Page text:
When I saw the queue to get through security at Leeds Bradford Airport on our way to Croatia this summer, I breathed a sigh of relief.
It snaked around the whole room, out into the corridor and back into the retail area. It was huge. The reason I was relieved? Because we didn’t have to join it with my two boys who have additional needs and endure the inevitable meltdowns that would result from having to stand in a busy queue for a long time.
Sunflower lanyards have been around for a few years but this summer awareness of them has spread considerably. As well as airports, retailers and tourist attractions have also started introducing them. However, lots of families who would benefit still don’t know about them.
In this beginner’s guide to sunflower lanyards, I’ll tell you what they are, how you get one, how to use it and what you should do when you get off the plane at your destination.
What are sunflower lanyards?
Gatwick airport first introduced the lanyards in 2016. Since then, most UK airports have welcomed the scheme. Manchester airport has also recently opened a new Sunflower Room, which allows passengers to have some time away from the busy departure lounges if needed.
These lanyards help people with additional needs and their families navigate their way through busy airports without having to specifically ask for assistance.
The scheme is a simple way to enable staff at airports to identify those who may need extra support.
How do you get a sunflower lanyard?
The Sunflower lanyards are free and can be obtained from the special assistance desks at most UK airports. Some airports will send you one for free in the post but check individual websites for details. You can reuse a lanyard from a previous trip, even if it’s from a different airport.
You don’t have to book anything in advance. Head for the special assistance desk when you arrive (check on the website or ask where it is). Staff will issue you with a lanyard. In the past, we’ve taken our DLA letters just in case but we’ve never been asked for proof of disability.
What support is available with a lanyard?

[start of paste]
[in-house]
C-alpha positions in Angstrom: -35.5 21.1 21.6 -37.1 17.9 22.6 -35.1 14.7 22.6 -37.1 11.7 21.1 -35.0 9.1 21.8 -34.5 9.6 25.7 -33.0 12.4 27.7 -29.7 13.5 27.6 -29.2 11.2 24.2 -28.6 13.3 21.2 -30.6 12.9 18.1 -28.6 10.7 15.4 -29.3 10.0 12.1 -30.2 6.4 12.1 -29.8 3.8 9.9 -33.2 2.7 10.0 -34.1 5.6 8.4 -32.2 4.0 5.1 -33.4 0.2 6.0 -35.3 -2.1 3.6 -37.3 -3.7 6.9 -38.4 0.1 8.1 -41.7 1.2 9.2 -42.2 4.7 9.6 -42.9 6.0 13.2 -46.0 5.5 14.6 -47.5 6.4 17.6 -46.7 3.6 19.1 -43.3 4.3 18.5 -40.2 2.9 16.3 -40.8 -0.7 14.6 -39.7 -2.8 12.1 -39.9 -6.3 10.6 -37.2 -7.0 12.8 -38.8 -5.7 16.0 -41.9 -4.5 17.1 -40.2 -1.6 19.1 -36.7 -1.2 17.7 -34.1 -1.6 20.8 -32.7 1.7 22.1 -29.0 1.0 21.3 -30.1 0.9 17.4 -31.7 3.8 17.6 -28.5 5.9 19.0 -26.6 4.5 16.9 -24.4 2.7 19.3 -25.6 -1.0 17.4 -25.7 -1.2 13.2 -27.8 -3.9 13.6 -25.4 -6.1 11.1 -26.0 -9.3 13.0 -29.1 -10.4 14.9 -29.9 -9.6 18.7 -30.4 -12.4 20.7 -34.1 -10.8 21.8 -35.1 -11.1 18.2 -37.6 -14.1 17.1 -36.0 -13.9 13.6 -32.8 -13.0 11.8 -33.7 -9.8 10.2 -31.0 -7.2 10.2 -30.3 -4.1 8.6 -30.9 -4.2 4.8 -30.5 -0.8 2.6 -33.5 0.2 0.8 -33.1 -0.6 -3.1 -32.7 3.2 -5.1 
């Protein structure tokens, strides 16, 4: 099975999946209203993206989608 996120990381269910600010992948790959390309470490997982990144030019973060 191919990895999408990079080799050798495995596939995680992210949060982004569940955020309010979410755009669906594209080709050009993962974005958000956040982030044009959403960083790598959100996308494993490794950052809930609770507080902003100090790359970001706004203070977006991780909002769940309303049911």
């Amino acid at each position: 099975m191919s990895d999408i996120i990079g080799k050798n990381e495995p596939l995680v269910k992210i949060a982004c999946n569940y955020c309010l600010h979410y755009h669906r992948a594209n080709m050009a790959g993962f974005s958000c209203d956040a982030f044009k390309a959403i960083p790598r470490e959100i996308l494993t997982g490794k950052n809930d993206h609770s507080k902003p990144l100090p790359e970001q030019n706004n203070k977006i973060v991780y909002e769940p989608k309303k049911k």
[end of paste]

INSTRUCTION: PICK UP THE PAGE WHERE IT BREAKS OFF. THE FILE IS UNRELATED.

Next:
The official advice from airports is that the sunflower lanyard does not give you access to security or immigration fast track. Airports advise that when entering the security area, you will be pointed to the shortest available lane based on live operations and where possible you might be shown to the front of the queue.
In our experience at Manchester and Leeds Bradford Airports, we have always been able to use the fast track lanes or we’ve been shown to the front of the queue. At Manchester we were given the choice of boarding the plane first or last.
If there’s any other help you need to help make life easier then airport staff will be willing to help you with that too – just ask.
If you think you need help getting to your flight then consider booking special assistance. You should contact your airline at least 48 hours before you fly to let them know you need assistance. Booking this means you’ll get escorted through the airport personally by a member of staff.
What happens when you get off the plane?
This is a bit of a grey area as the sunflower lanyard is only officially recognised in the UK. However, letting your airline, tour operator, or cabin crew know that you need help with queues or any other assistance at the other end will help.
If you forget, or help at the other side is not forthcoming then speak to a member of airport staff when you land. The whole point of a sunflower lanyard is that you don’t have to ask for help all the time. However, to get the same support in an overseas airport as the UK, you’ll need to ask for it.
In our experience, airport staff are willing to help if they know what you need. We don’t tend to go on holiday with a tour operator but asking airport staff for help to skip long queues etc has worked for us in the past.
Can you wear the sunflower lanyard on the return journey?
Yes! Staff on the plane and in the arrivals section of the UK airport should recognise the lanyard and help you navigate your way through the airport on the way home.
- Was this guide to sunflower lanyards useful? Have you used the sunflower lanyard scheme? What was your experience? I’d love to know in the comments below.
- If you enjoyed reading A Beginner’s Guide to Sunflower Lanyards, read: 10 Essential Secrets To Flying With An Autistic Child